Countless young professionals struggle with an epidemic (and buzzword) now widely known as FOMO, or Fear of Missing Out. The Urban Dictionary defines FOMO as “the fear that if you miss a party or event you will miss out on...
Weâ€™ve all been there: Itâ€™s a beautiful Saturday afternoon and you find yourself slouched on the couch, curtains closed, pajama pants on, eating Kraft Dinner from the pot, and feeling utterly disgusted with yourself. The physical affects of a hangover can be awful, but the only thing that can make such an icky day feel even worse are the psychological affects, also known as â€œthe booze bluesâ€
For young professionals, maintaining an ongoing focus on our careers is a necessary tactic for success. So what happens when your best friend, the one you grew up with, graduated with, work with, decides to change their focus? How do young professionals cope when their best friend decides to make having a child their new top priority?
At present moment, you likely have a borderline panic-inducing never-ending to-do list in your head and accompanying thoughts of what you should be doing, who you need to call back and, inevitably, how stressed you are. It would help if you were more organized, both physically and mentally, wouldnâ€™t it?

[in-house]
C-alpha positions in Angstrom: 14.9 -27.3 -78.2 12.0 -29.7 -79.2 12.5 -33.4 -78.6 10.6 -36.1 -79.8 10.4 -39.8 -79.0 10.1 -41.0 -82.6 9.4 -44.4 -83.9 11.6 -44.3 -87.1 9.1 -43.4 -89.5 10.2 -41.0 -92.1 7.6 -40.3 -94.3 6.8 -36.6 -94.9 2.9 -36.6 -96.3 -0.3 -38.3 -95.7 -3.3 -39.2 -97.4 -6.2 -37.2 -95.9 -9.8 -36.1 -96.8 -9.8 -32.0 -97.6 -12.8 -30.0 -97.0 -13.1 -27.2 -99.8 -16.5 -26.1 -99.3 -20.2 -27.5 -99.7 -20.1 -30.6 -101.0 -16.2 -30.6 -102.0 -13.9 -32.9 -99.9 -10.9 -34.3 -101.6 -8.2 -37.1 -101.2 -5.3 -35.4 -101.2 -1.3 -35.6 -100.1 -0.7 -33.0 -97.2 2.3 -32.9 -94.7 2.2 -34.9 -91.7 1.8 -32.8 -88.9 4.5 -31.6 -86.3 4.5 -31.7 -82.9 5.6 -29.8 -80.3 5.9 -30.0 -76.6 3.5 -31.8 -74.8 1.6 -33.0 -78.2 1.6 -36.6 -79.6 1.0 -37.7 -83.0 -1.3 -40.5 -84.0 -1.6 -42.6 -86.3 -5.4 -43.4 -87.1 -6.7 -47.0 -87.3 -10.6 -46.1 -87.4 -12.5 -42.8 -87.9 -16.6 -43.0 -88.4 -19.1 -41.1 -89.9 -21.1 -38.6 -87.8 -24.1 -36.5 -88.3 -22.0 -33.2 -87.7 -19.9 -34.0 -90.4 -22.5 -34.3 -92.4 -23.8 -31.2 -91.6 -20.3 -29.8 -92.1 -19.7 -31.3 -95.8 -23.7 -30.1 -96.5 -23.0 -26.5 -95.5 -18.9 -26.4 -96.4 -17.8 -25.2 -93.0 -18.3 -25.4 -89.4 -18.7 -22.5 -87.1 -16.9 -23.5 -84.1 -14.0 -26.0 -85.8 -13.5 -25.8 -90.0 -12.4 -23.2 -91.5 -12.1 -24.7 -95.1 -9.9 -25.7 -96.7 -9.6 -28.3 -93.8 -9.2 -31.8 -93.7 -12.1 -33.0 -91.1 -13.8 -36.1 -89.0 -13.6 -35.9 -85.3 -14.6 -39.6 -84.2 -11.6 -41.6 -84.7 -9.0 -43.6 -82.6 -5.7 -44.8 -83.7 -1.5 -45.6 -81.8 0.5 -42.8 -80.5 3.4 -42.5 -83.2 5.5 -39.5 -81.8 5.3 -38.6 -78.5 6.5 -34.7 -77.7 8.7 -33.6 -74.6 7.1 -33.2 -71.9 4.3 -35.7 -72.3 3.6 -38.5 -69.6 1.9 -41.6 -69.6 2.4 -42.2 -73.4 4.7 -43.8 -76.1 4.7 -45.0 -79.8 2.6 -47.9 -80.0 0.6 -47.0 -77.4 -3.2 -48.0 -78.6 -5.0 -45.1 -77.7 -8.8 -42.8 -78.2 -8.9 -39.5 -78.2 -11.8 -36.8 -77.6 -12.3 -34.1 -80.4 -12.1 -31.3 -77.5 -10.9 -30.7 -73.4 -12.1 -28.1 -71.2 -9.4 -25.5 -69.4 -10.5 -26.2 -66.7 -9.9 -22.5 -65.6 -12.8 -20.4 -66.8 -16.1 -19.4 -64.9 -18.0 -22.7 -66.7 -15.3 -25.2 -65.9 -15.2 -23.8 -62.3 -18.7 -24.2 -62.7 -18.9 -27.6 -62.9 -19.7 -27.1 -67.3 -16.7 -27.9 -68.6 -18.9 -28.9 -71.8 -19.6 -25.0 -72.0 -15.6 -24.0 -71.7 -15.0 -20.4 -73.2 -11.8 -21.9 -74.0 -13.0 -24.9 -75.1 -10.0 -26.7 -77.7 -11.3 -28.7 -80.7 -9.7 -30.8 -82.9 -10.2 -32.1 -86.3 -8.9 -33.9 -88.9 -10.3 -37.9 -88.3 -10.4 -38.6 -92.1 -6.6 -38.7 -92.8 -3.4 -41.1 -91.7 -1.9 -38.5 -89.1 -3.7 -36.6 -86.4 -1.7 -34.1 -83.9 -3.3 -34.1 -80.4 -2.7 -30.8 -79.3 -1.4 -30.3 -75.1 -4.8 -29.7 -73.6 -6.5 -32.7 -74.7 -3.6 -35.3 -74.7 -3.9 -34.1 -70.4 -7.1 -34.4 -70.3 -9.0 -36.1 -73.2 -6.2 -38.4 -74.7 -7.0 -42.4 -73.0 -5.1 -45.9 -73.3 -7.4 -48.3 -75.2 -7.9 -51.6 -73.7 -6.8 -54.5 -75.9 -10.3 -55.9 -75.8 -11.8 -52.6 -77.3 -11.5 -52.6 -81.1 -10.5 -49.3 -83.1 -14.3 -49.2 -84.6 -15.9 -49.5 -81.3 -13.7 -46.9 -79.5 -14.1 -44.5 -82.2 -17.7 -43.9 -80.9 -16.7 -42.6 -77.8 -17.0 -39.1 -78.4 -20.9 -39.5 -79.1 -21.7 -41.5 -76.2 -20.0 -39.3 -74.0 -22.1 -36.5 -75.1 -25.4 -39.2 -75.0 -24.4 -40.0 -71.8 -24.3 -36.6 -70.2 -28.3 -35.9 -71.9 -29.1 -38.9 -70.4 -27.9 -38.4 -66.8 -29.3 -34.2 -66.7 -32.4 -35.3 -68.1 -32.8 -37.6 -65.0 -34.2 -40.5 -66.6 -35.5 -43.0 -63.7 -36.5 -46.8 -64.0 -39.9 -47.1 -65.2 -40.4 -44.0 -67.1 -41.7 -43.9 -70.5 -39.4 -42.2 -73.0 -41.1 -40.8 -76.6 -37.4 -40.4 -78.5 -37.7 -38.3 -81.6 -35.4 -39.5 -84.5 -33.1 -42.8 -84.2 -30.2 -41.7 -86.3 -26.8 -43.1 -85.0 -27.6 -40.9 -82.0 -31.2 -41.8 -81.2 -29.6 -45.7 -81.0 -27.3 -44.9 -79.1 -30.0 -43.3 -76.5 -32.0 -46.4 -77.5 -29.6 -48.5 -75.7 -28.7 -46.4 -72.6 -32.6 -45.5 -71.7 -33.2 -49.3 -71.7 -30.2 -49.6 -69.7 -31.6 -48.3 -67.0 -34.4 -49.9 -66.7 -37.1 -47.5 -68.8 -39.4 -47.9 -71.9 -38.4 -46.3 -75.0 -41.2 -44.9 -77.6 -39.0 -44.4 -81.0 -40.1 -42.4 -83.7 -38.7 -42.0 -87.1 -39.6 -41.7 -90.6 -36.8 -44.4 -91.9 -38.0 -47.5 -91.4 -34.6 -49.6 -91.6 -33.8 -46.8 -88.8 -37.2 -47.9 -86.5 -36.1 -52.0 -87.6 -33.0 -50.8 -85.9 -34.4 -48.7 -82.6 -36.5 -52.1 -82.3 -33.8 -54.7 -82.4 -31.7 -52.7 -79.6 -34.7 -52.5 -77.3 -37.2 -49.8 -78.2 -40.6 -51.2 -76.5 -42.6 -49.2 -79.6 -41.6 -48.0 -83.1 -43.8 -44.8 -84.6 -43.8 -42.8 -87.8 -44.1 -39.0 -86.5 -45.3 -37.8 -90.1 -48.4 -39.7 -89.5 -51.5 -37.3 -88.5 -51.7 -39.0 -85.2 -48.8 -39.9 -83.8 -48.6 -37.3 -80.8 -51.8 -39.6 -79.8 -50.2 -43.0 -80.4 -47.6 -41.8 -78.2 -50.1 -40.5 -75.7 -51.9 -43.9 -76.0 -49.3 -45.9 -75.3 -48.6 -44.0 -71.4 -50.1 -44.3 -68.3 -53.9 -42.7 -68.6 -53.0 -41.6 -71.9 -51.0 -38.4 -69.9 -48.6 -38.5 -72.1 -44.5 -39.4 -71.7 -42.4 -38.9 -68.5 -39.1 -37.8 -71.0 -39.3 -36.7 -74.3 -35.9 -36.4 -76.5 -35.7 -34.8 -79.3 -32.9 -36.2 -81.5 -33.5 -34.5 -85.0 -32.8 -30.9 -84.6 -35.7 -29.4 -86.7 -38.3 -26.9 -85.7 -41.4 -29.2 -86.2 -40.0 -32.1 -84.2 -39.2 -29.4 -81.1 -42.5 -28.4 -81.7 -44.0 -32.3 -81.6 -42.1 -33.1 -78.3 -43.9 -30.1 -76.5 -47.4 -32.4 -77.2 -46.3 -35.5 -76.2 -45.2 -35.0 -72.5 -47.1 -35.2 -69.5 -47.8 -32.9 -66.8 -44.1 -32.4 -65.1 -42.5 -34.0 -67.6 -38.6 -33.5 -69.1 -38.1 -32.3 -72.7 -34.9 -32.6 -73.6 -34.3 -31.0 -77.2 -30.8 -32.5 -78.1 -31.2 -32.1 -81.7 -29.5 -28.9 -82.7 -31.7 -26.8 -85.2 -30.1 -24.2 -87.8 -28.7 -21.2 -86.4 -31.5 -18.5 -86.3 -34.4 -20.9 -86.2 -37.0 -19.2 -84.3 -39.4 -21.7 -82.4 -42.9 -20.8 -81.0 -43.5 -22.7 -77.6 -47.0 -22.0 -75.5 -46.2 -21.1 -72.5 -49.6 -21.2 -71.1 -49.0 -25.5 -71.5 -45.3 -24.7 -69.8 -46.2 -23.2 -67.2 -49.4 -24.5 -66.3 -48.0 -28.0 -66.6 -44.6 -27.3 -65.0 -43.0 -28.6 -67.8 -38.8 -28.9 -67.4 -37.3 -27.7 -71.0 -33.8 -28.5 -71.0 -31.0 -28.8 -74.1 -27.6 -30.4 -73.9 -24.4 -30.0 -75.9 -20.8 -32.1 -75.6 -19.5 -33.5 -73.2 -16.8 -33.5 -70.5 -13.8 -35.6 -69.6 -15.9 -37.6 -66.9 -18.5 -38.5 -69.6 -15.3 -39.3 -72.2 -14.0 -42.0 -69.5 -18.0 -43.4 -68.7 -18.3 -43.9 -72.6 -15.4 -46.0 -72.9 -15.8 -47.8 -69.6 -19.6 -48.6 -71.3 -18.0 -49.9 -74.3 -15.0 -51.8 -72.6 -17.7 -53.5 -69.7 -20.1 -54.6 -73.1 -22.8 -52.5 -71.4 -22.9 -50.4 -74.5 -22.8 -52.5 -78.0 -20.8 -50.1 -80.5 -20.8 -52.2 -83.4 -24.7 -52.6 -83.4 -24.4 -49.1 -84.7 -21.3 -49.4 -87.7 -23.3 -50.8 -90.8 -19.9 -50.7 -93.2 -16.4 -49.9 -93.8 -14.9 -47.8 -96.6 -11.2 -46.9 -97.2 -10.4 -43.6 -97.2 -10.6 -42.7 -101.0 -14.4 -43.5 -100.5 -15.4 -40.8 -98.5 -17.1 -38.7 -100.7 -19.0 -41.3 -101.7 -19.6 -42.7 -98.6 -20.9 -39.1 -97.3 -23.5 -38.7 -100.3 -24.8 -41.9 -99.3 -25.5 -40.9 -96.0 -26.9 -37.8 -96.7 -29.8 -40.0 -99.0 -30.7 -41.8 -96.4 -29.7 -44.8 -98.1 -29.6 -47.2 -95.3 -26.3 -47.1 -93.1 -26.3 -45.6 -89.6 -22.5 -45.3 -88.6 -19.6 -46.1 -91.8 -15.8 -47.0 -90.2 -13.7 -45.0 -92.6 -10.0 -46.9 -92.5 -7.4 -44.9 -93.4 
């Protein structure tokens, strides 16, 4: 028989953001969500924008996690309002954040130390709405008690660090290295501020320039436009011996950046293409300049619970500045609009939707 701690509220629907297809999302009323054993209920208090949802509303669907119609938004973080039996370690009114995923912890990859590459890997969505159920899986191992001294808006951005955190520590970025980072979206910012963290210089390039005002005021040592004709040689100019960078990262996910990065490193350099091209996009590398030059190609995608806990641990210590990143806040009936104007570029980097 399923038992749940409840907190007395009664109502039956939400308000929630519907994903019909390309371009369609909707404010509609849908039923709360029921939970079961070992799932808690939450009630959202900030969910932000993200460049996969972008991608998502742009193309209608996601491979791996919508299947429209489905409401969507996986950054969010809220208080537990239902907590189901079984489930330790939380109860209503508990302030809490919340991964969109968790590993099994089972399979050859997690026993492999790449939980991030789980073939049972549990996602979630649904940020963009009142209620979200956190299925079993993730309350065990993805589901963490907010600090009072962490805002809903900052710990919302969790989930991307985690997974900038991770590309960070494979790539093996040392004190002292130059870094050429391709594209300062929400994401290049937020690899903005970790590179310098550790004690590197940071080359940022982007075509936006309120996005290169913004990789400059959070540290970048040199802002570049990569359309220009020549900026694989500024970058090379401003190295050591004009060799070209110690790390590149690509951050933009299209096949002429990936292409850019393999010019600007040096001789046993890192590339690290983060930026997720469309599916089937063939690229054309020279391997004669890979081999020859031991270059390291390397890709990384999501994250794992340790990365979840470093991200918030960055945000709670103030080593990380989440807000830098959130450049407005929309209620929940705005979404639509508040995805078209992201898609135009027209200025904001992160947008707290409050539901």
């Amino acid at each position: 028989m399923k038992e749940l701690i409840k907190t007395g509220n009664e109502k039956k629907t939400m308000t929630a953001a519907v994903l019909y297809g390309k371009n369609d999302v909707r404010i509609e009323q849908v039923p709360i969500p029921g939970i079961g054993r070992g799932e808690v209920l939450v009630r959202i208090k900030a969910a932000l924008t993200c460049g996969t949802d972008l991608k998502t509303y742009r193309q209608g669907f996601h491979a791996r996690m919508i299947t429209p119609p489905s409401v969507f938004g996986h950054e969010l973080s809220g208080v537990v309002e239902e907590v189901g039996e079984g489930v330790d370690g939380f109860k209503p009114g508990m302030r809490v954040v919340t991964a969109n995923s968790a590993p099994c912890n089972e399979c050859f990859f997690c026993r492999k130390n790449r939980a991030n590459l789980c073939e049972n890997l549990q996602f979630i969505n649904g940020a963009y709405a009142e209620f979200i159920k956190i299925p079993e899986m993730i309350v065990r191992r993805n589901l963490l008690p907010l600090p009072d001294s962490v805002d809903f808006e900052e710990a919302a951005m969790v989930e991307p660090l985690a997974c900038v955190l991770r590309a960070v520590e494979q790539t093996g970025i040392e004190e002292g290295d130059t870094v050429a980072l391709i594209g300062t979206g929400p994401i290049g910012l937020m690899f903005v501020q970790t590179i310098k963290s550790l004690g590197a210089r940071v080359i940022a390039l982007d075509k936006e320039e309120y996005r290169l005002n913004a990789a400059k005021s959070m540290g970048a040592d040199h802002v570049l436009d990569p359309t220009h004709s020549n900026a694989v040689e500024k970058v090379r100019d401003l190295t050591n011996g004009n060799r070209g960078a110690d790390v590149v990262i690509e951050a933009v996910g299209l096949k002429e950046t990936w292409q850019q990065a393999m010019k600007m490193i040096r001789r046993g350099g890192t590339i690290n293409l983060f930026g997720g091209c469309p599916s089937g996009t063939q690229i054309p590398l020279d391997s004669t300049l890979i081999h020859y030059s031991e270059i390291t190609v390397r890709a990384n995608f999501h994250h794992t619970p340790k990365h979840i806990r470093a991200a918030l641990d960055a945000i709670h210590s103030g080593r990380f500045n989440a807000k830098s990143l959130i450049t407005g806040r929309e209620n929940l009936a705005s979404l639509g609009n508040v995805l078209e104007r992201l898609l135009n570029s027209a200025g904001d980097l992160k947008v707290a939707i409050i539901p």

Long, hard days at work often result in equally long and hard nights of socializing that extend into the early hours of the morning. Social activities are essential for breaking up the monotony of the typical weekly routine, and can still be beneficial to your professional development
Maintaining strong social relationships is just as important as fostering those on the career side of your young professional life, even if it means just going out for a few drinks here and there. Arrive at the office prepared to go out after and never miss an opportunity to add a few more people to your BBM or phone list